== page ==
My TV remote, video camera, and cell phone have numerous buttons that do all kinds of things with unknown consequences and I stay away from them. Sometimes I accidentally hit one and I have to have one of the grandkids over to correct the problem. The cost is small, maybe an ice cream cone or cookie, but setting the parallax setting on your scope wrong could cost you the trophy of a lifetime.
In a way, most of us treat the parallax adjustment on our rifle scope the same way as those strange buttons on the TV remote. In fact, the function of that adjustment seems to confuse even the marketing folks and those who write the manuals. I looked at a standard of the industry scope this week and the parallax adjustment knob was labeled ‘’Focus”. While the knob will focus the scope, its main function is to improve the accuracy of the scope at a specific range. The adjustment of the ocular lens on the rear of the scope provides focus.
The ocular lens (the one next to your eye) on most scopes provides an adjustment to clear the crosshairs and provide a clear view of the target. The parallax adjustment (normally on the objective lens or a knob opposite the windage knob) is to allow you to set the scope so the crosshairs consistently intersect on the same point at a specific range regardless of where your put your head on the stock.
Since scopes bend light to achieve magnification, there’s potential for the reticle to move across the target when the shooter’s eye moves behind the scope. Obviously, this would cause inaccuracy if the shooter didn’t place his head in exactly the same place for each shot. External parallax adjustments allow the shooter to remove this error at a given range. Scopes without external adjustments normally come set for 100 yards for centerfire scopes and 50 yards for rimfire scopes. Parallax adjustment is much more critical at closer ranges. This is why quality airgun scopes always have adjustable parallax.
The parallax setting on your scope affects focus but it’s not the primary method for focusing the scope. Once the focus is properly set, the parallax adjustment will focus the scope and reduce the parallax problem but, for the best accuracy, you should check for more than just focus. Many shooters simply set the adjustment according to the scale provided for that range. This is rarely the optimum setting and can enlarge groups considerably. To properly set the parallax setting on your scope for a specific distance, first put the rifle in a cradle or mount, like a Lead Sled. I use the Lead Sled for sighting in, cleaning and maintenance; I can’t imagine life without one. Next, focus the ocular lens, the lens closest to your eye. I like to do this with the scope looking at a target a known distance away and the parallax setting set on that distance, provided the scope’s adjustment shows distance settings. Adjust the ocular lens until the target and crosshairs are in sharp focus. There is some latitude in this because your eye also contributes to the process.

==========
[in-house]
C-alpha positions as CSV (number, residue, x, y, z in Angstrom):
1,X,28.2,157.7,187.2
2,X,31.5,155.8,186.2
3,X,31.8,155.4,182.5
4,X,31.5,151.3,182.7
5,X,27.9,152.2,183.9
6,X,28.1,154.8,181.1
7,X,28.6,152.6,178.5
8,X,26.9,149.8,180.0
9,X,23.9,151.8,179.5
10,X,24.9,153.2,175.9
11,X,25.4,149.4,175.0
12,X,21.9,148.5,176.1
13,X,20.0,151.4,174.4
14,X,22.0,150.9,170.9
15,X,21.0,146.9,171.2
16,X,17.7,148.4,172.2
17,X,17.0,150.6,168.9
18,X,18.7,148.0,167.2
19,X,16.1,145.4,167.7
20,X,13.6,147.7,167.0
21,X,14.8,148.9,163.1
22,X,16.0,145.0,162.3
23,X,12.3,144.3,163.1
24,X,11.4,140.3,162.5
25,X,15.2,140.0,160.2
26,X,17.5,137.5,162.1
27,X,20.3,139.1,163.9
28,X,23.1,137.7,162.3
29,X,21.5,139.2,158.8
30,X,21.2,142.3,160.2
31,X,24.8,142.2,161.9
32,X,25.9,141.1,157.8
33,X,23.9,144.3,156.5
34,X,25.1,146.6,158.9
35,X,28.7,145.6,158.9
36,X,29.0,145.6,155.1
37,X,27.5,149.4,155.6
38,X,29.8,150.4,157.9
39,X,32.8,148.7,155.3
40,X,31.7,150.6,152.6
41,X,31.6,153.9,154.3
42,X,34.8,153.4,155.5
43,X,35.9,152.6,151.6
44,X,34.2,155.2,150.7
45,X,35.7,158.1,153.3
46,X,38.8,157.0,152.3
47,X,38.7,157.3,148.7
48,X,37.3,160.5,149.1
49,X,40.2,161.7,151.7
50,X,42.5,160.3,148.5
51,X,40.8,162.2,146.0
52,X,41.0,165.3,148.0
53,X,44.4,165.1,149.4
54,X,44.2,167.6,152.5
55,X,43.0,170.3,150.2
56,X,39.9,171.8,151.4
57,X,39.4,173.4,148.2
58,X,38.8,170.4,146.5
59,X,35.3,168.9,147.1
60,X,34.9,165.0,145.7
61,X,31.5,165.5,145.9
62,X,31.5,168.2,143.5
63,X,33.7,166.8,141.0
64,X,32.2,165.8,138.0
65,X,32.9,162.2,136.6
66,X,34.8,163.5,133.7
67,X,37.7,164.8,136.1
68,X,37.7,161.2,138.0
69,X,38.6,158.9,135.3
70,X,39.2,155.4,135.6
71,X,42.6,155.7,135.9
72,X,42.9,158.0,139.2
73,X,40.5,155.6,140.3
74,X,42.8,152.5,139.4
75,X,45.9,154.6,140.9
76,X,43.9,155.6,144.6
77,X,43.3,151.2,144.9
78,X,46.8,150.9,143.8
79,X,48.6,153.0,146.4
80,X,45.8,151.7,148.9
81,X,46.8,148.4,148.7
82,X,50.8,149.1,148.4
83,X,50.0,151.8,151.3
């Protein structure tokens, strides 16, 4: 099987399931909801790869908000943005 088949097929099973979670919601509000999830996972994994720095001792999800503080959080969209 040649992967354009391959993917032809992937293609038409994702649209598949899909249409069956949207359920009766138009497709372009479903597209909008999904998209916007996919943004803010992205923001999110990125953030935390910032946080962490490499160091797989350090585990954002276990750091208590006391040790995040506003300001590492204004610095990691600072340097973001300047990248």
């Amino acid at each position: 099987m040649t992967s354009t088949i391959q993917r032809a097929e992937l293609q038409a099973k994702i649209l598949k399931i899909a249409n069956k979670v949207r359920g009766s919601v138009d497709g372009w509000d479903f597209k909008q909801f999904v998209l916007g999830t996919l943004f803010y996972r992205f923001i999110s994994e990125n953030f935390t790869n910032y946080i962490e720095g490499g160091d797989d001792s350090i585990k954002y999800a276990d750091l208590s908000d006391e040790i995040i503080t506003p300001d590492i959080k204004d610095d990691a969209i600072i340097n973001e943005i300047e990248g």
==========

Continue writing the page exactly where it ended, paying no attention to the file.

Once focused, move your eye across the ocular lens as far as you can while still getting a full field of view. If the reticle moves, try adjusting the ocular lens within the comfort level of your eye. Subtle parallax adjustments can be achieved this way and the process will make the distance scale on the adjustment knob more accurate. If you can’t achieve a zero parallax condition this way, you’ll have to move the knob to get there. With the parallax properly set, the reticle will not move at all when you move your head. Remember that during this movement, you cannot be touching the rifle at all and it must be stable. Bracing on the bench will cause movement you might mistake for parallax and you’ll never get there. Once properly adjusted, the reticle and field of vision will be clear and in focus and the reticle will not move across the target when you move your head behind the scope. With the parallax properly set, the reticle will not move no matter where your head is on the stock.
All this might seem complicated in description but it’s really not difficult, once you have the concept. The result is a big reward in improved accuracy and confidence and whether you’re on the range shooting for a trophy or lining up on a trophy animal, confidence is a priceless asset.
Image copyright Dick Jones